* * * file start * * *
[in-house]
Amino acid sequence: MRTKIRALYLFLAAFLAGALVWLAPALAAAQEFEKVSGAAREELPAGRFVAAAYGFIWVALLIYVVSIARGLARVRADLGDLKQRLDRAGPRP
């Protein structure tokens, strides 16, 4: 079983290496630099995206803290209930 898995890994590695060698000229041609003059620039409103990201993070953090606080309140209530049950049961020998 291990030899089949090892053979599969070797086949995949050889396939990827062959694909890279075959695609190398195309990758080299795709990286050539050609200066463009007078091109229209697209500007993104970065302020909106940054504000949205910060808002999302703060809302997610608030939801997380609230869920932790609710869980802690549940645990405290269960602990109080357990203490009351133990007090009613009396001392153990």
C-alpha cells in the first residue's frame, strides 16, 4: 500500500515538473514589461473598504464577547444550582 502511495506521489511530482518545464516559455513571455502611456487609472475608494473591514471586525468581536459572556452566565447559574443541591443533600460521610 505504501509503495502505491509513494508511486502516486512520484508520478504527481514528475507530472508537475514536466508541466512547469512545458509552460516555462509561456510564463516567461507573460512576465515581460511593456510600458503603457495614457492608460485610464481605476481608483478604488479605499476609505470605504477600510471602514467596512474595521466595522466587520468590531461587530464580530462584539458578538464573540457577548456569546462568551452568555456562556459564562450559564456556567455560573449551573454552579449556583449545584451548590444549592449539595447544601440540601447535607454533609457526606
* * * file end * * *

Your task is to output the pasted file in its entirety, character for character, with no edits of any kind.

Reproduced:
[in-house]
Amino acid sequence: MRTKIRALYLFLAAFLAGALVWLAPALAAAQEFEKVSGAAREELPAGRFVAAAYGFIWVALLIYVVSIARGLARVRADLGDLKQRLDRAGPRP
């Protein structure tokens, strides 16, 4: 079983290496630099995206803290209930 898995890994590695060698000229041609003059620039409103990201993070953090606080309140209530049950049961020998 291990030899089949090892053979599969070797086949995949050889396939990827062959694909890279075959695609190398195309990758080299795709990286050539050609200066463009007078091109229209697209500007993104970065302020909106940054504000949205910060808002999302703060809302997610608030939801997380609230869920932790609710869980802690549940645990405290269960602990109080357990203490009351133990007090009613009396001392153990």
C-alpha cells in the first residue's frame, strides 16, 4: 500500500515538473514589461473598504464577547444550582 502511495506521489511530482518545464516559455513571455502611456487609472475608494473591514471586525468581536459572556452566565447559574443541591443533600460521610 505504501509503495502505491509513494508511486502516486512520484508520478504527481514528475507530472508537475514536466508541466512547469512545458509552460516555462509561456510564463516567461507573460512576465515581460511593456510600458503603457495614457492608460485610464481605476481608483478604488479605499476609505470605504477600510471602514467596512474595521466595522466587520468590531461587530464580530462584539458578538464573540457577548456569546462568551452568555456562556459564562450559564456556567455560573449551573454552579449556583449545584451548590444549592449539595447544601440540601447535607454533609457526606